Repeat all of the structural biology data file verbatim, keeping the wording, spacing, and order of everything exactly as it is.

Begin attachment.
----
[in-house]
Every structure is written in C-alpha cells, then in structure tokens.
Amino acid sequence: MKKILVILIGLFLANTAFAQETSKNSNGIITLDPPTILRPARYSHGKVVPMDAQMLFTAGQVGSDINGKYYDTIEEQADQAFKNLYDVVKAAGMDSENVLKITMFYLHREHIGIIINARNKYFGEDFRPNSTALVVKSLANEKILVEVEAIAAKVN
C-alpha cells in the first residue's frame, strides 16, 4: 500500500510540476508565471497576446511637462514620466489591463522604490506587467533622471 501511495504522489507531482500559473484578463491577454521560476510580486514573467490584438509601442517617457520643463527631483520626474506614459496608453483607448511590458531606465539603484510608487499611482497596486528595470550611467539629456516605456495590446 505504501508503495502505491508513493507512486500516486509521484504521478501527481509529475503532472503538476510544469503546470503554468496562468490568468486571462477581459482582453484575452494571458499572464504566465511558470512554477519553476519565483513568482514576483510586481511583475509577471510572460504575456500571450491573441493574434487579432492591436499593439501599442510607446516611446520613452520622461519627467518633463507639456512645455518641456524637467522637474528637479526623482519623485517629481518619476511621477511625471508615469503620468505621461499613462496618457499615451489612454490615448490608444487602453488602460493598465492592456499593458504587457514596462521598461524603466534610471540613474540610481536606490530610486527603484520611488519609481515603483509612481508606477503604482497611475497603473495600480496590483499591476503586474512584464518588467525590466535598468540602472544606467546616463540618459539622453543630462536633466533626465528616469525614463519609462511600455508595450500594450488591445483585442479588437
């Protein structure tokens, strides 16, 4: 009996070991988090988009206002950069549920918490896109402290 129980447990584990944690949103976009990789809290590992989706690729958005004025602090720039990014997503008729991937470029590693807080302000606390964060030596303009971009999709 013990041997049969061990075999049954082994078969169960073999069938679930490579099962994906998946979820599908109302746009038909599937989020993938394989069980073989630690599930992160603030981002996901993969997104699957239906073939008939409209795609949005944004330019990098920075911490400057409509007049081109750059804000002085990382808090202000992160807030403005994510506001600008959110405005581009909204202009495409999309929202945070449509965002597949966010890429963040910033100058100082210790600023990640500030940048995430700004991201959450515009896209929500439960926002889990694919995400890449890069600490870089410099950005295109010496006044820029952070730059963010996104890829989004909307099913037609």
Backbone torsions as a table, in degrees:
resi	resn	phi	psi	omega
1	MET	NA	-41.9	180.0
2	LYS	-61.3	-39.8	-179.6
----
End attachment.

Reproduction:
[in-house]
Every structure is written in C-alpha cells, then in structure tokens.
Amino acid sequence: MKKILVILIGLFLANTAFAQETSKNSNGIITLDPPTILRPARYSHGKVVPMDAQMLFTAGQVGSDINGKYYDTIEEQADQAFKNLYDVVKAAGMDSENVLKITMFYLHREHIGIIINARNKYFGEDFRPNSTALVVKSLANEKILVEVEAIAAKVN
C-alpha cells in the first residue's frame, strides 16, 4: 500500500510540476508565471497576446511637462514620466489591463522604490506587467533622471 501511495504522489507531482500559473484578463491577454521560476510580486514573467490584438509601442517617457520643463527631483520626474506614459496608453483607448511590458531606465539603484510608487499611482497596486528595470550611467539629456516605456495590446 505504501508503495502505491508513493507512486500516486509521484504521478501527481509529475503532472503538476510544469503546470503554468496562468490568468486571462477581459482582453484575452494571458499572464504566465511558470512554477519553476519565483513568482514576483510586481511583475509577471510572460504575456500571450491573441493574434487579432492591436499593439501599442510607446516611446520613452520622461519627467518633463507639456512645455518641456524637467522637474528637479526623482519623485517629481518619476511621477511625471508615469503620468505621461499613462496618457499615451489612454490615448490608444487602453488602460493598465492592456499593458504587457514596462521598461524603466534610471540613474540610481536606490530610486527603484520611488519609481515603483509612481508606477503604482497611475497603473495600480496590483499591476503586474512584464518588467525590466535598468540602472544606467546616463540618459539622453543630462536633466533626465528616469525614463519609462511600455508595450500594450488591445483585442479588437
């Protein structure tokens, strides 16, 4: 009996070991988090988009206002950069549920918490896109402290 129980447990584990944690949103976009990789809290590992989706690729958005004025602090720039990014997503008729991937470029590693807080302000606390964060030596303009971009999709 013990041997049969061990075999049954082994078969169960073999069938679930490579099962994906998946979820599908109302746009038909599937989020993938394989069980073989630690599930992160603030981002996901993969997104699957239906073939008939409209795609949005944004330019990098920075911490400057409509007049081109750059804000002085990382808090202000992160807030403005994510506001600008959110405005581009909204202009495409999309929202945070449509965002597949966010890429963040910033100058100082210790600023990640500030940048995430700004991201959450515009896209929500439960926002889990694919995400890449890069600490870089410099950005295109010496006044820029952070730059963010996104890829989004909307099913037609």
Backbone torsions as a table, in degrees:
resi	resn	phi	psi	omega
1	MET	NA	-41.9	180.0
2	LYS	-61.3	-39.8	-179.6